The Classic Airborne Visible and Infrared Imaging Spectrometer (AVIRIS-C) has completed the 2016 HyspIRI Western States Campaign.
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The Hawaii operational readiness test (ORT) campaign was completed last week. The campaign met or exceeded all success criteria, while under running the projected budget.
See https://coral.jpl.nasa.gov/alt_locator/ for all quick-look data. All data is at JPL and ORT runs will be added to the Data Portal as they are processed.
The LA Times reported on the condition of the Great Barrier Reef following the International Coral Reef Symposium in Honolulu: http://www.latimes.com/nation/ct-coral-reefs-plea-australia-20160625-story.html
AirGravity Science element: With reasonable weather last week, OMG’s AirGravity contractor (Sander or SGL) flew four science days last week. SGL flew for a total of 56 flight hours using two SGL research aircraft.
The Classic Airborne Visible and InfraRed Imaging Spectrometer (AVIRIS-C) has been flying the California HyspIRI Preparatory Airborne Campaign on the NASA ER-2 from Armstrong Flight Research Center. On June 16, there was a HyspIRI Prep flight with AVIRIS-C over the large Southern California Box. On June 17, there was another flight over the Santa Barbara Box that imaged the Sherpa Wildfire, and was coordinated with the DC-8 flying to KORUS-AQ atmospheric payload for the Student Airborne Research Program (SARP).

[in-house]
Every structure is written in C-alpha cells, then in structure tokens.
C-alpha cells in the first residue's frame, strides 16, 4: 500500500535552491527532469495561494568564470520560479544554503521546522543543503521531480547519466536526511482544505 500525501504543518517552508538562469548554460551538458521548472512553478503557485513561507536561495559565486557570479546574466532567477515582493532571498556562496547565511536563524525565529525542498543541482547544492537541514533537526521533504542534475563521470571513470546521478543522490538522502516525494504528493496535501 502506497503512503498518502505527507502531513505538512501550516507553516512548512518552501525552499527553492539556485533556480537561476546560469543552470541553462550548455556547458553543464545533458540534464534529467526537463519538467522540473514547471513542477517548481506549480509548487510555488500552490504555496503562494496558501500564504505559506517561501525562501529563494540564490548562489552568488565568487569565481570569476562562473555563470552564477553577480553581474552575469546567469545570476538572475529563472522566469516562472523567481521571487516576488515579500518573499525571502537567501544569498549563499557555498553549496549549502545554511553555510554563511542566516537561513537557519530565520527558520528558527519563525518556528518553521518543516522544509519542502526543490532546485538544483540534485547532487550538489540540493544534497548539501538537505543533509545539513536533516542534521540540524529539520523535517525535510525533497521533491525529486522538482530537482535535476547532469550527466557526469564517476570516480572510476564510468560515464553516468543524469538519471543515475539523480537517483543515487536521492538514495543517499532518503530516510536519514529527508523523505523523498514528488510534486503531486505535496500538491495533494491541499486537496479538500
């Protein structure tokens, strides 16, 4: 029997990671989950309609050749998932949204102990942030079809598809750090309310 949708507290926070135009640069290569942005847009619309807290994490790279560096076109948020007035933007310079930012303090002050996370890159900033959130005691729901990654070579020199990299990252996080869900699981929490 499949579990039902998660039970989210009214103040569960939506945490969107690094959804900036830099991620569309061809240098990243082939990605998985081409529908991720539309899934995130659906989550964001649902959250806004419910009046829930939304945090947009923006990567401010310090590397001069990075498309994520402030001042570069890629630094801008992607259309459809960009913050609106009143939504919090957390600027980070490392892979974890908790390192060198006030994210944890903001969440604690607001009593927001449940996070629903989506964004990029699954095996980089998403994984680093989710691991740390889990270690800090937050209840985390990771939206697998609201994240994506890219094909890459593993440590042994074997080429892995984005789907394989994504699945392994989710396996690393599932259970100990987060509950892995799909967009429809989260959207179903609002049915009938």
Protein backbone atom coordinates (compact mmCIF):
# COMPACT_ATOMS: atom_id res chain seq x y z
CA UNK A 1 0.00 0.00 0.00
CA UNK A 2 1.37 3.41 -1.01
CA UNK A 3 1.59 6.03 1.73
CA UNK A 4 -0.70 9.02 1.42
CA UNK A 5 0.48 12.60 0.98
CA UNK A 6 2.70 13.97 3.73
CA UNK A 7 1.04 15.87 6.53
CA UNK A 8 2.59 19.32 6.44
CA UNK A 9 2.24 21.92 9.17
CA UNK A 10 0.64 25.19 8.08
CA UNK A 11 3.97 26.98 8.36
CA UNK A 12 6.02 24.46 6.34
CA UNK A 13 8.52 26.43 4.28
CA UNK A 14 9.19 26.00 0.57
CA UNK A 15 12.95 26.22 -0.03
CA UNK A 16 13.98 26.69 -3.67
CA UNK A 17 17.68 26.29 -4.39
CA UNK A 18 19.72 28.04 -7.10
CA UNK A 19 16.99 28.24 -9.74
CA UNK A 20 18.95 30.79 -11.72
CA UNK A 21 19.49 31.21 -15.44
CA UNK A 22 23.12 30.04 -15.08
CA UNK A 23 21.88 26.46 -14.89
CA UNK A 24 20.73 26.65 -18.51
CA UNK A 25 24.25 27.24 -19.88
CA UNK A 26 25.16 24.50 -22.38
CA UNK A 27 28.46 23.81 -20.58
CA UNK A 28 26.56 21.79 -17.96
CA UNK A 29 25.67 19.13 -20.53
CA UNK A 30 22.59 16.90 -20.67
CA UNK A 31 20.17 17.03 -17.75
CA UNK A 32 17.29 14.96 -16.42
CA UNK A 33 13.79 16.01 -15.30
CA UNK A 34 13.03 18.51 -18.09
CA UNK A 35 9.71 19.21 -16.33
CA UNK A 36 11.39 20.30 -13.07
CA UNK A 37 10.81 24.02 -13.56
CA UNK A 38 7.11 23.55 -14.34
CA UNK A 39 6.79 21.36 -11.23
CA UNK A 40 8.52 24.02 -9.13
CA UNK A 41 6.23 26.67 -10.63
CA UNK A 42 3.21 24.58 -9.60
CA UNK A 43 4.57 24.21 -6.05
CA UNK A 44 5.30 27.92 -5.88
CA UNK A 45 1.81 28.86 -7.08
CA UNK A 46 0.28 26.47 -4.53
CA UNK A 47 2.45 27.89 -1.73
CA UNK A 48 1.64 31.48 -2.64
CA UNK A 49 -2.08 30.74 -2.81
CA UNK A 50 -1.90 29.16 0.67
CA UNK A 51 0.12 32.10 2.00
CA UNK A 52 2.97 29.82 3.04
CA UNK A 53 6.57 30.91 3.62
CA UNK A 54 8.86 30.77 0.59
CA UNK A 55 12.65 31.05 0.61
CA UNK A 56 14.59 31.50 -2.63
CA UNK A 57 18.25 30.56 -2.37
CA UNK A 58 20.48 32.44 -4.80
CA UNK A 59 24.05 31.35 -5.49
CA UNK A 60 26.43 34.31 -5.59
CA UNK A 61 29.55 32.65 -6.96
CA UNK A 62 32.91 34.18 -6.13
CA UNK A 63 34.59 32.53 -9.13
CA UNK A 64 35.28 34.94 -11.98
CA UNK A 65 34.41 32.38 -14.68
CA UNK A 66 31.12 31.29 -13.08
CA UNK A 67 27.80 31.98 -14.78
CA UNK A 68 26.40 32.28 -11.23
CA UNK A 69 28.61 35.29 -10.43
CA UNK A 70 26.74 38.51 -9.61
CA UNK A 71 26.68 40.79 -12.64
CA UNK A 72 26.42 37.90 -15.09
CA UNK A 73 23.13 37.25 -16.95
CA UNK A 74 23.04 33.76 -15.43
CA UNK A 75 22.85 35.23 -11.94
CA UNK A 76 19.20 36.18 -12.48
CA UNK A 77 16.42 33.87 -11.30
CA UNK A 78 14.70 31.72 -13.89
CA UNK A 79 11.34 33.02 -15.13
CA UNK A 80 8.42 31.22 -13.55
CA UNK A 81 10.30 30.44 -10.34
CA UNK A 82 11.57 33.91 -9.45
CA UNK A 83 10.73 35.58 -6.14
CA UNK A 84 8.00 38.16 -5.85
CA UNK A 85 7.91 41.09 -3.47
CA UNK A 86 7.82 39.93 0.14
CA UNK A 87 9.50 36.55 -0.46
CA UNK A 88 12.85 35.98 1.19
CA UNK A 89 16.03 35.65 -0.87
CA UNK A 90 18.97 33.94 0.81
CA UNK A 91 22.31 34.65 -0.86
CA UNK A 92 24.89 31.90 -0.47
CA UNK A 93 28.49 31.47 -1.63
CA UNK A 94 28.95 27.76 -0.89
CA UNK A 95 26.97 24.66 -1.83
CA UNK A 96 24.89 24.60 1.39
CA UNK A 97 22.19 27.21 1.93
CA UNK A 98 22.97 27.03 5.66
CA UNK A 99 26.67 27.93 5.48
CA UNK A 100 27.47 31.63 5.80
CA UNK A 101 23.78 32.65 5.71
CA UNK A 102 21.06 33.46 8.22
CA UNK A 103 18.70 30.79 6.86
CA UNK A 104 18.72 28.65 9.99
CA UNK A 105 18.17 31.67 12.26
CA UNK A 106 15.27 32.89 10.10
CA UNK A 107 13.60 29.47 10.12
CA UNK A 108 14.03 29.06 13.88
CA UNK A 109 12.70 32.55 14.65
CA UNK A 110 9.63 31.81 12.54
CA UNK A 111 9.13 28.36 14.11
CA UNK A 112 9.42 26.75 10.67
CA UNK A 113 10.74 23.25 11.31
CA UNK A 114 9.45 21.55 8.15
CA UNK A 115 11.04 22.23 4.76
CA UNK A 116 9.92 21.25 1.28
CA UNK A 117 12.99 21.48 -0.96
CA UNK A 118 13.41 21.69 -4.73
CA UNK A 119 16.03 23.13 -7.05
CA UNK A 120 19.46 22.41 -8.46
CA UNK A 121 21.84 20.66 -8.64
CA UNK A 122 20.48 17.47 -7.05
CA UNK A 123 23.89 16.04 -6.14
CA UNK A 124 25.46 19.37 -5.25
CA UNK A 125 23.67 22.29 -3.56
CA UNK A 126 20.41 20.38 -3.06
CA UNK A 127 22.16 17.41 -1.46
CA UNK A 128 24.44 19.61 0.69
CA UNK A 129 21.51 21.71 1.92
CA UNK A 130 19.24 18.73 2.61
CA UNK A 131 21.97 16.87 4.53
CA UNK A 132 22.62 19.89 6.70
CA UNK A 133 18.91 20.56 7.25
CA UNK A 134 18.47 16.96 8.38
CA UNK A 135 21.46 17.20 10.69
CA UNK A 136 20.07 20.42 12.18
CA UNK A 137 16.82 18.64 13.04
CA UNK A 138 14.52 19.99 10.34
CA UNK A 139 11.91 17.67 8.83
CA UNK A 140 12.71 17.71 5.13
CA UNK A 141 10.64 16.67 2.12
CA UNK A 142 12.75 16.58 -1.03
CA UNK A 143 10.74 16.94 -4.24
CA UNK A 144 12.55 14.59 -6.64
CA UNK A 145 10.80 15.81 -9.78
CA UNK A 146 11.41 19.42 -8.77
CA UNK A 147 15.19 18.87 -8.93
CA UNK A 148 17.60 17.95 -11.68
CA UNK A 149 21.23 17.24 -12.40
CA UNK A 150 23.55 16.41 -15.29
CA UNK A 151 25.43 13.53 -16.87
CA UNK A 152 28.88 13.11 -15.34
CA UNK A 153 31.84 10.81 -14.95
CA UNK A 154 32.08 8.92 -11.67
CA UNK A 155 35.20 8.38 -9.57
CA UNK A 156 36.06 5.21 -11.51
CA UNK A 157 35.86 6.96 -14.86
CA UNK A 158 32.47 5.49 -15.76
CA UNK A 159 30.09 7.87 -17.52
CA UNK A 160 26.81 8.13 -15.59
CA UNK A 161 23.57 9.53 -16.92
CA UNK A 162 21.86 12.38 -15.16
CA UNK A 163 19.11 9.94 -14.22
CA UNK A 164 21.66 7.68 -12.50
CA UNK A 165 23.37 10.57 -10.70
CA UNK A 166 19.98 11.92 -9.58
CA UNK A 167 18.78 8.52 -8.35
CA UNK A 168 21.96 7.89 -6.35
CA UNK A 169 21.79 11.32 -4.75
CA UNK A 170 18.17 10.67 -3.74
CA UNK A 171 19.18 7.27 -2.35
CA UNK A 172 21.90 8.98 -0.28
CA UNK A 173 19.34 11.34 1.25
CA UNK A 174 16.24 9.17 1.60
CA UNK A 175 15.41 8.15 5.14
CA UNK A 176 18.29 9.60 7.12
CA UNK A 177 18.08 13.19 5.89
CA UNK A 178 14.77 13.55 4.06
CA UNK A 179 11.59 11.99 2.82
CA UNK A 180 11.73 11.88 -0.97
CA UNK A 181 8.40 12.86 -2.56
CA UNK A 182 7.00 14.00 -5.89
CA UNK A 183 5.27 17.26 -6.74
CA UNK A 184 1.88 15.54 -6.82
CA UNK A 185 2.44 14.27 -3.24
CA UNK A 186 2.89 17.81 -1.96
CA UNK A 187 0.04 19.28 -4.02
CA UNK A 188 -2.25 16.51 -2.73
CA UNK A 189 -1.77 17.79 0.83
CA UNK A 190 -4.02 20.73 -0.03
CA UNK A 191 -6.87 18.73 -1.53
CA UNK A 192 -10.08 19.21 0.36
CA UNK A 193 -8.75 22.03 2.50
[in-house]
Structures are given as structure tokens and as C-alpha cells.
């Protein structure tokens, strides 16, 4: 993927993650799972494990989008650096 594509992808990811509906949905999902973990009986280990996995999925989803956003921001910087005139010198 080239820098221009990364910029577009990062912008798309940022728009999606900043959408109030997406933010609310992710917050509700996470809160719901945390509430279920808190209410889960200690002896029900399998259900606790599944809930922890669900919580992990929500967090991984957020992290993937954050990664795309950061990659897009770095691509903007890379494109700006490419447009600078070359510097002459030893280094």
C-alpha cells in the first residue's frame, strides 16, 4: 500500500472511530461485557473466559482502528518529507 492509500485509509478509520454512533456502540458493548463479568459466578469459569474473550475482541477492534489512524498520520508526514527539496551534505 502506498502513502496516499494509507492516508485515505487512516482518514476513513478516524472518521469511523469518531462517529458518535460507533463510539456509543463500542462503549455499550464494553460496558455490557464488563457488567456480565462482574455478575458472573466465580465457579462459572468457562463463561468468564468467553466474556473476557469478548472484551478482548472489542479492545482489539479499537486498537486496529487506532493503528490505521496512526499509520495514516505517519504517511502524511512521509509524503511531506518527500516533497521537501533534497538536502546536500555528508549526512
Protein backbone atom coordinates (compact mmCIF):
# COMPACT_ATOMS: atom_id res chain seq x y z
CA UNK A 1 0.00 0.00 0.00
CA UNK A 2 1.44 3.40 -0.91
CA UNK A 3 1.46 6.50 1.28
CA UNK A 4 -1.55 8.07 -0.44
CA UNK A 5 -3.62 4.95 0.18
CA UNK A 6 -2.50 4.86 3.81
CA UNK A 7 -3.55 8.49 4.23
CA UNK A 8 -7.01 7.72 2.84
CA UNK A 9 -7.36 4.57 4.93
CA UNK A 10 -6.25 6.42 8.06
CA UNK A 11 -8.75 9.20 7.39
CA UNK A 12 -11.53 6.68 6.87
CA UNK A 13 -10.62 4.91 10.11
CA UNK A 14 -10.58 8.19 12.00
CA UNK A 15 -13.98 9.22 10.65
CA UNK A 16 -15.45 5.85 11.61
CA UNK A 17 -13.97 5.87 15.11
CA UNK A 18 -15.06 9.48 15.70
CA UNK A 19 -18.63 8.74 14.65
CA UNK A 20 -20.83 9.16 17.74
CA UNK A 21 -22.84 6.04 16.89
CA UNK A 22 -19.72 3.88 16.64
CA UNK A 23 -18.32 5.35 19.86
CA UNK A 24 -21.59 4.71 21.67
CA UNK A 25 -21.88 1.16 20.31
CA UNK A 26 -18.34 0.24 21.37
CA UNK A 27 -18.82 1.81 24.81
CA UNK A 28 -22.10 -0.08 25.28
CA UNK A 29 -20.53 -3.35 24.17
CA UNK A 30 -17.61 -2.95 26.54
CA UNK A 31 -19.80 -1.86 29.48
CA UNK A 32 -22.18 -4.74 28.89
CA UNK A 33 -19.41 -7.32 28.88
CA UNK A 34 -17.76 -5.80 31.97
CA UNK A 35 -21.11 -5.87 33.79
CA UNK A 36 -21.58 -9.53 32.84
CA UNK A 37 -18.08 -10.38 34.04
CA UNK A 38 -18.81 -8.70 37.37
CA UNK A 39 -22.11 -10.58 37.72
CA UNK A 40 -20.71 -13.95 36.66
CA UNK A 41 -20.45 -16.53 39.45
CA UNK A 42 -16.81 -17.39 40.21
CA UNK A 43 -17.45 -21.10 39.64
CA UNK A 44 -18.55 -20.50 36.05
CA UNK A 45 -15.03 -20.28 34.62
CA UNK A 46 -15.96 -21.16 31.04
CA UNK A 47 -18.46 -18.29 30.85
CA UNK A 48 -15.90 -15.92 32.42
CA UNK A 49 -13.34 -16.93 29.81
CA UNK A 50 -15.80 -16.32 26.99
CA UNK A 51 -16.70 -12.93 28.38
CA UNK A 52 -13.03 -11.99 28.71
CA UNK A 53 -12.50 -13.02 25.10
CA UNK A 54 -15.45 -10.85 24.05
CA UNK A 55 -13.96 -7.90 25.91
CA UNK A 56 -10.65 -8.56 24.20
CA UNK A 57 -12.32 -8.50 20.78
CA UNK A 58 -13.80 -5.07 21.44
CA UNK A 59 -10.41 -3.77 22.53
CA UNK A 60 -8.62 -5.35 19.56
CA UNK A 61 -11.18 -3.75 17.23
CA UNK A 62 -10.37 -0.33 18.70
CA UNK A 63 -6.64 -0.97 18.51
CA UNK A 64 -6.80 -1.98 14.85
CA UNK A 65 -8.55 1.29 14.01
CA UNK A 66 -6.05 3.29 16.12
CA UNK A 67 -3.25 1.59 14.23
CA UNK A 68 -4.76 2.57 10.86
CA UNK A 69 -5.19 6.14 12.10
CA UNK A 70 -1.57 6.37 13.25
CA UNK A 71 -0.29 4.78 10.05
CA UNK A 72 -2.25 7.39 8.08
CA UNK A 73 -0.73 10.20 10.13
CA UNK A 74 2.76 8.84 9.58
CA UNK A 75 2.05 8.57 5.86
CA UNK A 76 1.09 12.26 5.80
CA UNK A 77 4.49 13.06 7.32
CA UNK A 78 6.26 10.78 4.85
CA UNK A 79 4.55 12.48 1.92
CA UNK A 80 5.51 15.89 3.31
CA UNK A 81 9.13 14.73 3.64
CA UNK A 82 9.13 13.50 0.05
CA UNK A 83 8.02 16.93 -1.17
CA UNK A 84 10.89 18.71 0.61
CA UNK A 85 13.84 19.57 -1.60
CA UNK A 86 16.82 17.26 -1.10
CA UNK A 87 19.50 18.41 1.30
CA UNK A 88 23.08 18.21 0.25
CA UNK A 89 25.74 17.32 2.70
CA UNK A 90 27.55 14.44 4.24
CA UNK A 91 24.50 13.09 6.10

Three runs of the two Kaneohe Bay, Oahu flight lines were completed. Although the cloud cover was pretty bad for most of the line, the area where we had coincident in-situ measurements (optical concurrent, benthic and productivity within the past week), the clouds were largely absent.
Quick looks for all lines over Kaneohe Bay are now linked to the online flight logs at: http://prism.jpl.nasa.gov/cgi/flights.cgi?step=view_flightlog&flight_id=prm20160620t.
AirGravity Science element: With reasonable weather last week, OMG’s AirGravity contractor (Sander or SGL), flew four science days last week.
ASO delivered last week’s data products to the CA water managers who updated their late-season predicts using the ASO data. These data were extremely valuable as we are into the portion of the season where many of the snow sensors have melted out. This week’s Tuolumne survey just completed on June 14.
The Classic Airborne Visible and Infrared Imaging Spectrometer (AVIRIS-C) is flying on the NASA ER-2 from Armstrong Flight Research Center for the CA HyspIRI Airborne Campaign. June 9 was a successful flight over the Tahoe HyspIRI Box, which included the King Fire Scar area. Flights are scheduled through the end of the month.
An AVIRIS-C Image over Lake Tahoe. The pilot left the sensor on during the turn, which created this interesting image.
1. 2 NASA Earth Expeditions blogs
2. Associated Press
3. Huffington Post / WIRED
4. CORAL was featured in the “This Week@NASA” video (~1:45min mark).
5. NASA’s next exploration will stay on earth (Fox News)
6. How NASA plans to study underwater coral reefs from the sky (Christian Science Monitor)
7. NASA takes 23,000-foot view of the world’s coral reefs (CBS Miami)
8. NASA’s CORAL campaign will study reefs from 23,000 feet above (International Business Times)
AirGravity Science element: With reasonable weather last week, OMG’s AirGravity contractor (Sander or SGL) flew 4 science days last week.
SGL flew for a total of 65 flight hours using two research aircraft.